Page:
Most people in Cuenca know of the Pumapungo Museum as the museum with the shrunken heads. But did you know that they have a “backyard”? A backyard of an incredible archaeological site, a garden, and an aviary. The word Pumapungo means “Door of the Puma” and in the late 15th century was built by the Inca emperor Huayna Capac for mostly religious and political purposes. The city then was called Tomebamba. Pumapungo is the largest Inca ruins south of Ingapirca. Here you will find foundation walls of many buildings (including a palace and a residence of a prominent leader), cemeteries and walkways. Interestingly, the materials used for the buildings were mostly volcanic rocks. The destruction of Tomebamba happened before the arrival of the Spanish, and the locals used many of the ruin stones for their homes and churches leaving these once magnificent structures in shambles.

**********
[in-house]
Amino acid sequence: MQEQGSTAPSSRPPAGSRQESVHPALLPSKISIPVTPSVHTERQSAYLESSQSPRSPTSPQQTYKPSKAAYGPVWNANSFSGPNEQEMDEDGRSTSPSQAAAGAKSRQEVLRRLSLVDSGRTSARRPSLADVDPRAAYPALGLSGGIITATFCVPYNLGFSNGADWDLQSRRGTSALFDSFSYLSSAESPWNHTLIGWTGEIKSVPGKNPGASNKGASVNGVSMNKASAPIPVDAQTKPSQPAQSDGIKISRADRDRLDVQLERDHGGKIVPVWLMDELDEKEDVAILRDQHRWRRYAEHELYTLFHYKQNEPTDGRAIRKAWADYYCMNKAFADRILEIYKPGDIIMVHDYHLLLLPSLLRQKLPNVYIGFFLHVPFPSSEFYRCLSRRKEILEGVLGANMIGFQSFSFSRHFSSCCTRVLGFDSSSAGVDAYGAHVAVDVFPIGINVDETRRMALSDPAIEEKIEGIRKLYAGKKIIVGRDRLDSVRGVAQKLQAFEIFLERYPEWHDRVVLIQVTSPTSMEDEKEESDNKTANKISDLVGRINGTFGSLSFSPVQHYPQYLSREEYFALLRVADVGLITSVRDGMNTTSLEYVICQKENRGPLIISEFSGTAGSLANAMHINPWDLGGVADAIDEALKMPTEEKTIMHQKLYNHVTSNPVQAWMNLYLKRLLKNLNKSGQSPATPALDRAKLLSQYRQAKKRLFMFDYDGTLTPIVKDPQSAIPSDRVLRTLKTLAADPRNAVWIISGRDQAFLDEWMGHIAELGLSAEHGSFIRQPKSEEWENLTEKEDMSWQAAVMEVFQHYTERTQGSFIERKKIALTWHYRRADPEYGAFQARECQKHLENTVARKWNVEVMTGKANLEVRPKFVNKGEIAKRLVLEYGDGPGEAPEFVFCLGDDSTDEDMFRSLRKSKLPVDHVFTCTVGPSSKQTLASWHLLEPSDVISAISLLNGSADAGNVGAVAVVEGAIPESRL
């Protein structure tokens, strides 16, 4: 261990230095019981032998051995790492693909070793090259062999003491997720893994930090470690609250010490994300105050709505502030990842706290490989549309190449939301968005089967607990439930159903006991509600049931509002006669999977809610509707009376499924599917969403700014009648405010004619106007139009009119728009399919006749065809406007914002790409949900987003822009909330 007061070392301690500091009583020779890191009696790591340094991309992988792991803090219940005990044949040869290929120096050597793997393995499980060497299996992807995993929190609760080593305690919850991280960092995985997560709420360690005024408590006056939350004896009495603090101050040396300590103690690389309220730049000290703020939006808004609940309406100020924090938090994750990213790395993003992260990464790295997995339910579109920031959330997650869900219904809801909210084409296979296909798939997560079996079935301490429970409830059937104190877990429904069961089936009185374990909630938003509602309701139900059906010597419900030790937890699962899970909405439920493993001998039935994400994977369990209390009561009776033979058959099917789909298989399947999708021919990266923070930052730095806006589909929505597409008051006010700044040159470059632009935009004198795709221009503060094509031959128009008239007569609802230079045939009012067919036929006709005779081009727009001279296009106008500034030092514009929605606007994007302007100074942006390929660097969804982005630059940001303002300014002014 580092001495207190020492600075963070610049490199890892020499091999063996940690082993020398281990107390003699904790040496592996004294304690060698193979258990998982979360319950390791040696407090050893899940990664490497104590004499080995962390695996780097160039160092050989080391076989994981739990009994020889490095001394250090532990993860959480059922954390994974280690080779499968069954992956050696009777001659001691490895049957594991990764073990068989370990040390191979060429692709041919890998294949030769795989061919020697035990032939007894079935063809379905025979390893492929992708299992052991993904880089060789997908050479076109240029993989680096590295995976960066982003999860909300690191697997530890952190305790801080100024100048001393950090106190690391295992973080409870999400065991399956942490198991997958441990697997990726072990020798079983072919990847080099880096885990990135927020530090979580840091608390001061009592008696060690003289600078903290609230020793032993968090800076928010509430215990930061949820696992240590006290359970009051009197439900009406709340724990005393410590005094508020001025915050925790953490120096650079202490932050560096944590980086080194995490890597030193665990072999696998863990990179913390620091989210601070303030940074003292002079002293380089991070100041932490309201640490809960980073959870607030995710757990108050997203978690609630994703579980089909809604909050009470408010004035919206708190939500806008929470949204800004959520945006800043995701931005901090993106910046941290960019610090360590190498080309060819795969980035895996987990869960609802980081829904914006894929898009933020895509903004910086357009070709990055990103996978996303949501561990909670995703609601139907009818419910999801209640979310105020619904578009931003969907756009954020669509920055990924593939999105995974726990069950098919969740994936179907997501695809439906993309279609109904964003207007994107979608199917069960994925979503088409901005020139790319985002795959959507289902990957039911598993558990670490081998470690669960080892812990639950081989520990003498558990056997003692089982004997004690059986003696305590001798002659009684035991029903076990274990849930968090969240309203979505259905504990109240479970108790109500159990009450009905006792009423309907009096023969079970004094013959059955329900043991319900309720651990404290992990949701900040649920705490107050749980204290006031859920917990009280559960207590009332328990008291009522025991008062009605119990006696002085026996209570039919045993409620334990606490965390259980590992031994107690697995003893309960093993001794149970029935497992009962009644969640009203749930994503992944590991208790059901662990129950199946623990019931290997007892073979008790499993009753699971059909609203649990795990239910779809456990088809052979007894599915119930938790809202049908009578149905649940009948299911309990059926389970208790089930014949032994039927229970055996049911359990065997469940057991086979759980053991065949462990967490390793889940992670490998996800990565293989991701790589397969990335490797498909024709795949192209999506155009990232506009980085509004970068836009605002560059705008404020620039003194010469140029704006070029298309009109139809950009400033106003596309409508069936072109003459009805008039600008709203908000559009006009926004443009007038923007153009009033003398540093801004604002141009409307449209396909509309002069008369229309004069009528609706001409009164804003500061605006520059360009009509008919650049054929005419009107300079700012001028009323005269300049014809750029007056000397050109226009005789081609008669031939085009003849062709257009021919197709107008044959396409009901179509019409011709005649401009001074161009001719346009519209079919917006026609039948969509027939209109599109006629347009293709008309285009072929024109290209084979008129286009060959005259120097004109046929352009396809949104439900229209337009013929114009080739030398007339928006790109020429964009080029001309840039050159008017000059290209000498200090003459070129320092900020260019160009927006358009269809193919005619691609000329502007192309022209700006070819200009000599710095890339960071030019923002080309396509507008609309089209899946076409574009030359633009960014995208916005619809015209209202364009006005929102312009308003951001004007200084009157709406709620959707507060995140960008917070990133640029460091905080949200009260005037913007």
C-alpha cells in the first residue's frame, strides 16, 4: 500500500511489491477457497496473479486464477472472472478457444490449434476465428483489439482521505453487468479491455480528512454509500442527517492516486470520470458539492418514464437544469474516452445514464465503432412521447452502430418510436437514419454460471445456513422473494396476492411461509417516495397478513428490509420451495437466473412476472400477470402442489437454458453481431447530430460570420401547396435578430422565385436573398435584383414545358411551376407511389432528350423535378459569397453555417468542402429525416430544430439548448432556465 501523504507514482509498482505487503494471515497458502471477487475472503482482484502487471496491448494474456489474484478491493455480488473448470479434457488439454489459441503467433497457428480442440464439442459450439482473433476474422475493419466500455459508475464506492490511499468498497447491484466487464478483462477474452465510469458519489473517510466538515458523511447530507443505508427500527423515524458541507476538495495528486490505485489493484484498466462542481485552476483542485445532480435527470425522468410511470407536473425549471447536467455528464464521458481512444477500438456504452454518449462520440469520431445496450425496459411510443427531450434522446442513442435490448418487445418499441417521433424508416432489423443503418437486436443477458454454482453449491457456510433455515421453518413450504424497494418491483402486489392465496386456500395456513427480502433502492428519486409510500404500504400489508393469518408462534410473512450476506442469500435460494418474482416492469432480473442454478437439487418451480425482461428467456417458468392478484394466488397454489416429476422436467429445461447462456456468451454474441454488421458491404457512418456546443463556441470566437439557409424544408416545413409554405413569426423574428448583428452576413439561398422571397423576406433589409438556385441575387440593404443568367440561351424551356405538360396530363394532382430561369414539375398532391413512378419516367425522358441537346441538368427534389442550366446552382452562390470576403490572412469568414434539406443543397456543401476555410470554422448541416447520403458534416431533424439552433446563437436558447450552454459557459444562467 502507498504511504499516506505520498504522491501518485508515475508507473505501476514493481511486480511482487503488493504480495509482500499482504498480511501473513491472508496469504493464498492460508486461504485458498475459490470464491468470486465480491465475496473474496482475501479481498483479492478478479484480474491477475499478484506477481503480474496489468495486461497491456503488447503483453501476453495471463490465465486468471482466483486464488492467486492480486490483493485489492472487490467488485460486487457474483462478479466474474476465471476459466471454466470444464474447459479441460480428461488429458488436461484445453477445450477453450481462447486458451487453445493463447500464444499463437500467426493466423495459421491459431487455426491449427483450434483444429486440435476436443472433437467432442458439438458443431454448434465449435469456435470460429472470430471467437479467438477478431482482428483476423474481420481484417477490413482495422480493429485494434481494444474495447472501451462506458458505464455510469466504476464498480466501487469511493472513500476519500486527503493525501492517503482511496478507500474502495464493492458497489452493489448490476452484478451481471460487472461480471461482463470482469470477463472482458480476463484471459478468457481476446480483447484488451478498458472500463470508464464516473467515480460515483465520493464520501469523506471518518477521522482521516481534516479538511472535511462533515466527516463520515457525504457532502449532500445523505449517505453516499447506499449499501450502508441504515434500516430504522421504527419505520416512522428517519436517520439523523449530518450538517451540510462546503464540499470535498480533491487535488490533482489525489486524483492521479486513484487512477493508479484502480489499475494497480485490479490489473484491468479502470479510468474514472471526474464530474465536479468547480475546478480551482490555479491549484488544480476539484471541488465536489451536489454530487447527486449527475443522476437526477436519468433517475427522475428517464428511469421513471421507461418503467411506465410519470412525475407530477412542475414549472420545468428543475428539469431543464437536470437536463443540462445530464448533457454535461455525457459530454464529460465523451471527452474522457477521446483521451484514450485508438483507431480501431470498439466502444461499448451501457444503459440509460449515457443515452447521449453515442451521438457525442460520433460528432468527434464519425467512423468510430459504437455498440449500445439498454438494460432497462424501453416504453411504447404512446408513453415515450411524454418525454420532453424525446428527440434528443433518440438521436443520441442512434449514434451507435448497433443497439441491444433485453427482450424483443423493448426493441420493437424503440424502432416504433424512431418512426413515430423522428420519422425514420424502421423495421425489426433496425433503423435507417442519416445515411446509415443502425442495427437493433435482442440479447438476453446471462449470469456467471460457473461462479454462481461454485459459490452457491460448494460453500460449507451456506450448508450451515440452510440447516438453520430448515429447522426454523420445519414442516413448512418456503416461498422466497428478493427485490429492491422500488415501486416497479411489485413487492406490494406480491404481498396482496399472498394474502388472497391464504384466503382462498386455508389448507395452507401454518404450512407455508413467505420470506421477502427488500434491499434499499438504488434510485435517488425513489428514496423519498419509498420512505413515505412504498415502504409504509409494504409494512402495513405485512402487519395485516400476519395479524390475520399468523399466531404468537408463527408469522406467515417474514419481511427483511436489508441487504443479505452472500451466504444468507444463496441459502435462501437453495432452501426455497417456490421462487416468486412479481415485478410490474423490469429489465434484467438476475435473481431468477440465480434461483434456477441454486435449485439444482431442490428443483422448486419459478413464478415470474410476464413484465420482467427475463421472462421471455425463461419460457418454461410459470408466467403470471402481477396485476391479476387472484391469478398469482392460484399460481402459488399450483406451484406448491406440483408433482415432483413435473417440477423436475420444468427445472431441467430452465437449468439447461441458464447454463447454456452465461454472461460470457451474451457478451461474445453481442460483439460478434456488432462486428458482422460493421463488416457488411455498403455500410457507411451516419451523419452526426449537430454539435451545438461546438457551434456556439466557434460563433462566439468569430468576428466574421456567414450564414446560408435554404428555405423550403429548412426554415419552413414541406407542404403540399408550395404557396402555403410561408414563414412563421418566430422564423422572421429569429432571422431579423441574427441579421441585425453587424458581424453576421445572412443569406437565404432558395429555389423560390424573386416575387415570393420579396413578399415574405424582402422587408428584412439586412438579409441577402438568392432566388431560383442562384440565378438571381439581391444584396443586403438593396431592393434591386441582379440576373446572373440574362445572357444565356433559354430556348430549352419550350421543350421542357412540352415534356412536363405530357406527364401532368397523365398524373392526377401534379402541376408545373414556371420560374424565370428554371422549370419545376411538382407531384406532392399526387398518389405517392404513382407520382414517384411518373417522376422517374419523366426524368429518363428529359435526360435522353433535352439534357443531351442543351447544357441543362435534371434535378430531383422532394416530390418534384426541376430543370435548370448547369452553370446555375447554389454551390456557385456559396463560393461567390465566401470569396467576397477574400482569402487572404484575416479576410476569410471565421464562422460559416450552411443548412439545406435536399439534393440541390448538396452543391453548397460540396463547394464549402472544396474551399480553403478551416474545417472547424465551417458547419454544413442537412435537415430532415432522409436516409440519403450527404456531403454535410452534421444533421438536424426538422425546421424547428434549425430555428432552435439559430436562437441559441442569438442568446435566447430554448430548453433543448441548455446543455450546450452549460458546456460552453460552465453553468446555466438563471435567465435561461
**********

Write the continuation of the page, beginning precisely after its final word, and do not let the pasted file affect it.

There is no admission fee to the grounds, and we found that the park was open even though the museum was closed making for a pleasant 2-hour outdoor stroll.
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